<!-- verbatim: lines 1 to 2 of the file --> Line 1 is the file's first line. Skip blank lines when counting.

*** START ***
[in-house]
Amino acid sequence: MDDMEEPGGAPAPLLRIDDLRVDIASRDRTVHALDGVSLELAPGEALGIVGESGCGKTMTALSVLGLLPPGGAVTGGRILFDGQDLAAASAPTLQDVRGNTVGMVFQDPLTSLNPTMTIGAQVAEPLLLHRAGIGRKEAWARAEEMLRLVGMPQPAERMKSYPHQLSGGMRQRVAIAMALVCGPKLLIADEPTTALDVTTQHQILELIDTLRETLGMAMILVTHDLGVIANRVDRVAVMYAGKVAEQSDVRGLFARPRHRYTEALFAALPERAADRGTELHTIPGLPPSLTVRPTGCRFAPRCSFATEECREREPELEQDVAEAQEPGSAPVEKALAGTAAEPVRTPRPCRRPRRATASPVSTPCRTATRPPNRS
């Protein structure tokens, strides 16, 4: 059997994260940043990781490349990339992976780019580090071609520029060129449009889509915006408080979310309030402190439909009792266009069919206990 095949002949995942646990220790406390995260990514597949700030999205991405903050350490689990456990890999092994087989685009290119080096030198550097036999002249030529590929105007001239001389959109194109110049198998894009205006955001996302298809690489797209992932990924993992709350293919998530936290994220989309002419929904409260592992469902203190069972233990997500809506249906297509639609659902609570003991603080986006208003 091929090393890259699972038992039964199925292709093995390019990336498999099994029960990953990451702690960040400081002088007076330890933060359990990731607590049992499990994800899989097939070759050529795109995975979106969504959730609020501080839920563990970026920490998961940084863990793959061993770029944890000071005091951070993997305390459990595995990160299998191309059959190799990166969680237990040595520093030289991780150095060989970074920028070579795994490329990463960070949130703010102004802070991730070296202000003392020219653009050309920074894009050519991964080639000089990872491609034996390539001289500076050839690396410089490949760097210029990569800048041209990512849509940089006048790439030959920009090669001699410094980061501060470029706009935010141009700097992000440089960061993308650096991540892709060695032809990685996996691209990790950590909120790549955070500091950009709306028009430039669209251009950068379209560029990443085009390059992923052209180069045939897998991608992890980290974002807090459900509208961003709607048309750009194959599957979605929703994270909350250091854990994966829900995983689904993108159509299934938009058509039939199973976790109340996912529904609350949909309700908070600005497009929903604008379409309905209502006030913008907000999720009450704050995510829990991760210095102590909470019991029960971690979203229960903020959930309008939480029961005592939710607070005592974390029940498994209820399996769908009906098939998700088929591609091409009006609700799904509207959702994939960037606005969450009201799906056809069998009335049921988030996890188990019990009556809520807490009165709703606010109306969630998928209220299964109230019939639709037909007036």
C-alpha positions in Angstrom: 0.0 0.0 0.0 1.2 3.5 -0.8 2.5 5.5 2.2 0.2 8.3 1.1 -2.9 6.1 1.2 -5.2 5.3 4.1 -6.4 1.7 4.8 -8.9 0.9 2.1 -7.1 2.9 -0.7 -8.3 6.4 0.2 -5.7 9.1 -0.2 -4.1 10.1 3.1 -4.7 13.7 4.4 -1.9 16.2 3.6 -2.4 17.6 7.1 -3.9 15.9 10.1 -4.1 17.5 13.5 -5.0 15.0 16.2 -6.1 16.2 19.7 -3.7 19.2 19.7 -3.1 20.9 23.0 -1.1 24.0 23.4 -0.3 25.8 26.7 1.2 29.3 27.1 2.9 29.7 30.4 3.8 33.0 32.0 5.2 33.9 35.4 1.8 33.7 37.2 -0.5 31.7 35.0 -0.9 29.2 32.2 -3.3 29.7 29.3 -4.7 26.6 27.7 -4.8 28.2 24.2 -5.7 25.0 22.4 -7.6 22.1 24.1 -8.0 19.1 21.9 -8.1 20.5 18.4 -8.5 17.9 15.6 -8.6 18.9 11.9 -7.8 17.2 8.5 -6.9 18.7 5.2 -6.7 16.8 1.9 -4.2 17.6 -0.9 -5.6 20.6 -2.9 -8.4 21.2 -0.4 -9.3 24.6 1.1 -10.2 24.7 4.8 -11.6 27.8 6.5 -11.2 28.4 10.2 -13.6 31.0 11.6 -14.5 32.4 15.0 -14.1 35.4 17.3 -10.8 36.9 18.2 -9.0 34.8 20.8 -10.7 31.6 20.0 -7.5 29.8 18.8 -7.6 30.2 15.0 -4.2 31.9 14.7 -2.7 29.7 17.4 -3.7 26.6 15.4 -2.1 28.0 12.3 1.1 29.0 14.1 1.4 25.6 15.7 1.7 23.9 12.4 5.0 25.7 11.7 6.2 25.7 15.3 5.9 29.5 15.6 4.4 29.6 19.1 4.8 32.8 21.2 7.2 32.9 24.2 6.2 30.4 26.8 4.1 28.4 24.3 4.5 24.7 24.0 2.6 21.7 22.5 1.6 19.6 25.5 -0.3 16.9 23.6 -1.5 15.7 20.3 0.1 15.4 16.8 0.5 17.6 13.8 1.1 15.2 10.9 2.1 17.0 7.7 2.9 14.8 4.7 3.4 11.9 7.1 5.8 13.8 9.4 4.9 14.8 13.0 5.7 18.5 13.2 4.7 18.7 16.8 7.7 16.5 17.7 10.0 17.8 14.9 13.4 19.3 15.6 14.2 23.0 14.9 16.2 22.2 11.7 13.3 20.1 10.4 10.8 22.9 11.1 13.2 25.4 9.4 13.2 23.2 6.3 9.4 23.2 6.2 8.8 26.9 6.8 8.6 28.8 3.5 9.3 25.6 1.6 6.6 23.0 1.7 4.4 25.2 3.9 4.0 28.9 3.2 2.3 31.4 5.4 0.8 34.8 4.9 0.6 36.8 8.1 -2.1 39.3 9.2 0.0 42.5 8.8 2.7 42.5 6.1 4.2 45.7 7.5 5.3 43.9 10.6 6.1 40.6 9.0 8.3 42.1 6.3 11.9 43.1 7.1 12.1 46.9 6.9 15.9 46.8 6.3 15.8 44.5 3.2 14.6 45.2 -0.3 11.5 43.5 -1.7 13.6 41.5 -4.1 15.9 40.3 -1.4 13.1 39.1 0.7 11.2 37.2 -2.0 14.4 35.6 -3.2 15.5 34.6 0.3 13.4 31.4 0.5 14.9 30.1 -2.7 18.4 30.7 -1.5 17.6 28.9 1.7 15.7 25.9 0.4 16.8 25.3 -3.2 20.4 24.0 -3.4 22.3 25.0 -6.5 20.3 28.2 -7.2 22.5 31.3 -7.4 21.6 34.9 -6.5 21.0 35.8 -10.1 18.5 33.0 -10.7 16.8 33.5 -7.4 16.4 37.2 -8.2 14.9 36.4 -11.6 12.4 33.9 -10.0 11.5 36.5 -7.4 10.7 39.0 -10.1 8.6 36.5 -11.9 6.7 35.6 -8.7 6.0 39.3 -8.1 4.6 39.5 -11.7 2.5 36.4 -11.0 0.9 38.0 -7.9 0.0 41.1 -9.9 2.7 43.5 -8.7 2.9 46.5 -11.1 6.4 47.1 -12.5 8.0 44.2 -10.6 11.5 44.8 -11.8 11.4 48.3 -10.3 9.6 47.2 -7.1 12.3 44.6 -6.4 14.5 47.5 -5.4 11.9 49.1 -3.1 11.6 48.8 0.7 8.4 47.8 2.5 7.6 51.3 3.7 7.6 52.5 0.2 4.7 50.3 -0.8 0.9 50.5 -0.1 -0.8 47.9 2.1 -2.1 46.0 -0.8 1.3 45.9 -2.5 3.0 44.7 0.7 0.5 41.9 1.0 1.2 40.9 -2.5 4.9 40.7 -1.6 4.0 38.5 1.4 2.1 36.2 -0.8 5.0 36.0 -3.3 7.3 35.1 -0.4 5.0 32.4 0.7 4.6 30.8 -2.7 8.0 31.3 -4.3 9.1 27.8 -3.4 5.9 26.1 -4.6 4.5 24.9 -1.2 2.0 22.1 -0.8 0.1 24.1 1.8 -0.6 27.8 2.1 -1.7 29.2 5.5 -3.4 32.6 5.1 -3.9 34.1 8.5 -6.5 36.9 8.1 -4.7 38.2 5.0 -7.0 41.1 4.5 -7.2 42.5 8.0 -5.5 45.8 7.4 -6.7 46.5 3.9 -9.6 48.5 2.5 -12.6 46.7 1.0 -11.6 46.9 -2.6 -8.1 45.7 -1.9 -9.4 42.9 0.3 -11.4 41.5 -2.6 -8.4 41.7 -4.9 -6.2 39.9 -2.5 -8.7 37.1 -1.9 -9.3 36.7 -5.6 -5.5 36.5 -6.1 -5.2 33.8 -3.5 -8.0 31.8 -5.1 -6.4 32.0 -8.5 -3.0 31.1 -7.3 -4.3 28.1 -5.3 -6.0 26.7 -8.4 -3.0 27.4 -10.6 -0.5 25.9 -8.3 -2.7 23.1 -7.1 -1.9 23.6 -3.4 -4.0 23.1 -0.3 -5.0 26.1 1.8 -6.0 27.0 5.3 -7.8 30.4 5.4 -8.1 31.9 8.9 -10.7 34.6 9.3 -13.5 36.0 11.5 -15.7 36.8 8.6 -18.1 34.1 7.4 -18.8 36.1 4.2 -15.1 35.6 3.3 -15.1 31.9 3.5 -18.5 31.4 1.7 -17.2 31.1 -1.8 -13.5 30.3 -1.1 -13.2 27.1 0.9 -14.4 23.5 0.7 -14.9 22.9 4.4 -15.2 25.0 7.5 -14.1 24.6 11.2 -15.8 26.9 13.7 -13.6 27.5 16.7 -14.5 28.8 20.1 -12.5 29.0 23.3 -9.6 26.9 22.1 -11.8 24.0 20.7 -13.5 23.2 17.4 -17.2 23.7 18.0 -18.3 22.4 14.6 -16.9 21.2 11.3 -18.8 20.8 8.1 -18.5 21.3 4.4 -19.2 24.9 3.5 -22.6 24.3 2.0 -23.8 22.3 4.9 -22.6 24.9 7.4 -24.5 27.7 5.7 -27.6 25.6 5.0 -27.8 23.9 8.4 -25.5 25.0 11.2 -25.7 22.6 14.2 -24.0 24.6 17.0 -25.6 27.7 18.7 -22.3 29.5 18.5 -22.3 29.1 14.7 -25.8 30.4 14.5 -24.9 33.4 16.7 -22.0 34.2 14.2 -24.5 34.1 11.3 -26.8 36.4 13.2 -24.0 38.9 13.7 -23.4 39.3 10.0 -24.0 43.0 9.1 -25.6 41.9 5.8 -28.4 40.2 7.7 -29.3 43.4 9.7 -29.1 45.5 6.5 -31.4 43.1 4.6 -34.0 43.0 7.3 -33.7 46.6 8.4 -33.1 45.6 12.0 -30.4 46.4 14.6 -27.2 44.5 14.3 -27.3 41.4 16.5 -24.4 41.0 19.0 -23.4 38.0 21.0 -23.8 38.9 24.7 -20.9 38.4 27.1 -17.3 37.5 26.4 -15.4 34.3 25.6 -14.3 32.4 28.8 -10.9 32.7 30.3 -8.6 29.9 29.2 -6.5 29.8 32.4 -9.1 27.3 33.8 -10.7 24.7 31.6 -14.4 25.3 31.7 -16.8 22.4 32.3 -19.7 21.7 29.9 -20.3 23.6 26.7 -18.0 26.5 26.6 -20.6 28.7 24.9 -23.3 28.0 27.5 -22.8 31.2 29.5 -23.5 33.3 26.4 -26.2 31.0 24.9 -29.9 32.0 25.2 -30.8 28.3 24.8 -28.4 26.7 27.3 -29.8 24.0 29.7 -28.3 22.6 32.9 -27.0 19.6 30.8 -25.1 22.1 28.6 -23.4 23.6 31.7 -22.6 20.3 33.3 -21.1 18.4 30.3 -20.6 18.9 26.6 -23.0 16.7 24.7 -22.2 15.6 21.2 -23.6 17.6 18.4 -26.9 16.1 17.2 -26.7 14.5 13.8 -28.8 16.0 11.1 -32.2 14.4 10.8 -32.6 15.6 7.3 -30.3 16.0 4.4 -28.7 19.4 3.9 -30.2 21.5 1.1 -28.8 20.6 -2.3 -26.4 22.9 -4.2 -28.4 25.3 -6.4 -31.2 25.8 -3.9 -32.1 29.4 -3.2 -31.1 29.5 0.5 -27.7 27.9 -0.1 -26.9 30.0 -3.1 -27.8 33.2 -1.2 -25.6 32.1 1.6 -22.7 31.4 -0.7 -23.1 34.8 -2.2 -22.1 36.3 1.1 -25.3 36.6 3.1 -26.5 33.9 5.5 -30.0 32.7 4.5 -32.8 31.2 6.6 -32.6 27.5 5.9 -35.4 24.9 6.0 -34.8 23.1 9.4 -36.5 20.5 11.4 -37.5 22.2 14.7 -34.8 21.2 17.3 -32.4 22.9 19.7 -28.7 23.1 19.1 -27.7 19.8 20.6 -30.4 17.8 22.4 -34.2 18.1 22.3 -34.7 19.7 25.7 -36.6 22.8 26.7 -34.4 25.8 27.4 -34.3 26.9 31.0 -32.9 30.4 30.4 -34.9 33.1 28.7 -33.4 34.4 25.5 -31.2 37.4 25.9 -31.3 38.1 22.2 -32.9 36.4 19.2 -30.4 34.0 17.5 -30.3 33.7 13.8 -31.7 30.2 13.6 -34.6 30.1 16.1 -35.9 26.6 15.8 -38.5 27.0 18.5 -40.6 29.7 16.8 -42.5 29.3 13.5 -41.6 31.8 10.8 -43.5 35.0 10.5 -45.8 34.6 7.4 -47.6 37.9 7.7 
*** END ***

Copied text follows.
[in-house]
Amino acid sequence: MDDMEEPGGAPAPLLRIDDLRVDIASRDRTVHALDGVSLELAPGEALGIVGESGCGKTMTALSVLGLLPPGGAVTGGRILFDGQDLAAASAPTLQDVRGNTVGMVFQDPLTSLNPTMTIGAQVAEPLLLHRAGIGRKEAWARAEEMLRLVGMPQPAERMKSYPHQLSGGMRQRVAIAMALVCGPKLLIADEPTTALDVTTQHQILELIDTLRETLGMAMILVTHDLGVIANRVDRVAVMYAGKVAEQSDVRGLFARPRHRYTEALFAALPERAADRGTELHTIPGLPPSLTVRPTGCRFAPRCSFATEECREREPELEQDVAEAQEPGSAPVEKALAGTAAEPVRTPRPCRRPRRATASPVSTPCRTATRPPNRS